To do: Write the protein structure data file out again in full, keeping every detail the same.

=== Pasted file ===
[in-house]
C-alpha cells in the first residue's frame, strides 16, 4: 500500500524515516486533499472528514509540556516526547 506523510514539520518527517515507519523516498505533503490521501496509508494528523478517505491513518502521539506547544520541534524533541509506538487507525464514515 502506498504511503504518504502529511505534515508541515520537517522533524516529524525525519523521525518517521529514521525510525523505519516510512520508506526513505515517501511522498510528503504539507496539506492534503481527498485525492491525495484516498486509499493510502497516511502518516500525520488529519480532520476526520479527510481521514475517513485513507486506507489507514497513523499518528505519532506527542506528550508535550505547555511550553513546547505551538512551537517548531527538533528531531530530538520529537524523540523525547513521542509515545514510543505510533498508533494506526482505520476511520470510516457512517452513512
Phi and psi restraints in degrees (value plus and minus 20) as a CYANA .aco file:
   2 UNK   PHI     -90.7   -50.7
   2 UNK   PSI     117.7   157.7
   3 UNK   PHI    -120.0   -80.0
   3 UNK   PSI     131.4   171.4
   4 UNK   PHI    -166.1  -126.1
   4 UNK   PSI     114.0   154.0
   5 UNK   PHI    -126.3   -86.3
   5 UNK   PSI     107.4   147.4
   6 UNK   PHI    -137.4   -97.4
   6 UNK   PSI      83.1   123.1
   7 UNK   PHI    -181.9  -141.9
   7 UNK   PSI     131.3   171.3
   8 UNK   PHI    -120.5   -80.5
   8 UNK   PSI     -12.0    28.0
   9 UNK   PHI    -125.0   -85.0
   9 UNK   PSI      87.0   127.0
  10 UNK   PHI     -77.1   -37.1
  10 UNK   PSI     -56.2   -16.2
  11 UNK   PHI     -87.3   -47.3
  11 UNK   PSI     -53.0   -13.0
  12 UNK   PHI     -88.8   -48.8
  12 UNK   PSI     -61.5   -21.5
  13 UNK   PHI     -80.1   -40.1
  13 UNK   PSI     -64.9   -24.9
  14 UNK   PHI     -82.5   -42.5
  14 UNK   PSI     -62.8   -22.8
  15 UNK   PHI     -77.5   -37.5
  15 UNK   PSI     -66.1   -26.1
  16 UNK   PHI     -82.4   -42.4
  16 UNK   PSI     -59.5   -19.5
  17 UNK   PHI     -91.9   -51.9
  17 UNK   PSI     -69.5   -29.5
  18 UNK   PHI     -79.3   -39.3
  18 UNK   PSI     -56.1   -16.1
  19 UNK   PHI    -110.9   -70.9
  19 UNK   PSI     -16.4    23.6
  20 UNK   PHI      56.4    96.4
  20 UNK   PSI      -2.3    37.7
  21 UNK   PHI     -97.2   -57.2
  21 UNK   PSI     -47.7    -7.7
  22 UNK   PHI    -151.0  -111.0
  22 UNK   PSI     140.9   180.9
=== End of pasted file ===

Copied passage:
[in-house]
C-alpha cells in the first residue's frame, strides 16, 4: 500500500524515516486533499472528514509540556516526547 506523510514539520518527517515507519523516498505533503490521501496509508494528523478517505491513518502521539506547544520541534524533541509506538487507525464514515 502506498504511503504518504502529511505534515508541515520537517522533524516529524525525519523521525518517521529514521525510525523505519516510512520508506526513505515517501511522498510528503504539507496539506492534503481527498485525492491525495484516498486509499493510502497516511502518516500525520488529519480532520476526520479527510481521514475517513485513507486506507489507514497513523499518528505519532506527542506528550508535550505547555511550553513546547505551538512551537517548531527538533528531531530530538520529537524523540523525547513521542509515545514510543505510533498508533494506526482505520476511520470510516457512517452513512
Phi and psi restraints in degrees (value plus and minus 20) as a CYANA .aco file:
   2 UNK   PHI     -90.7   -50.7
   2 UNK   PSI     117.7   157.7
   3 UNK   PHI    -120.0   -80.0
   3 UNK   PSI     131.4   171.4
   4 UNK   PHI    -166.1  -126.1
   4 UNK   PSI     114.0   154.0
   5 UNK   PHI    -126.3   -86.3
   5 UNK   PSI     107.4   147.4
   6 UNK   PHI    -137.4   -97.4
   6 UNK   PSI      83.1   123.1
   7 UNK   PHI    -181.9  -141.9
   7 UNK   PSI     131.3   171.3
   8 UNK   PHI    -120.5   -80.5
   8 UNK   PSI     -12.0    28.0
   9 UNK   PHI    -125.0   -85.0
   9 UNK   PSI      87.0   127.0
  10 UNK   PHI     -77.1   -37.1
  10 UNK   PSI     -56.2   -16.2
  11 UNK   PHI     -87.3   -47.3
  11 UNK   PSI     -53.0   -13.0
  12 UNK   PHI     -88.8   -48.8
  12 UNK   PSI     -61.5   -21.5
  13 UNK   PHI     -80.1   -40.1
  13 UNK   PSI     -64.9   -24.9
  14 UNK   PHI     -82.5   -42.5
  14 UNK   PSI     -62.8   -22.8
  15 UNK   PHI     -77.5   -37.5
  15 UNK   PSI     -66.1   -26.1
  16 UNK   PHI     -82.4   -42.4
  16 UNK   PSI     -59.5   -19.5
  17 UNK   PHI     -91.9   -51.9
  17 UNK   PSI     -69.5   -29.5
  18 UNK   PHI     -79.3   -39.3
  18 UNK   PSI     -56.1   -16.1
  19 UNK   PHI    -110.9   -70.9
  19 UNK   PSI     -16.4    23.6
  20 UNK   PHI      56.4    96.4
  20 UNK   PSI      -2.3    37.7
  21 UNK   PHI     -97.2   -57.2
  21 UNK   PSI     -47.7    -7.7
  22 UNK   PHI    -151.0  -111.0
  22 UNK   PSI     140.9   180.9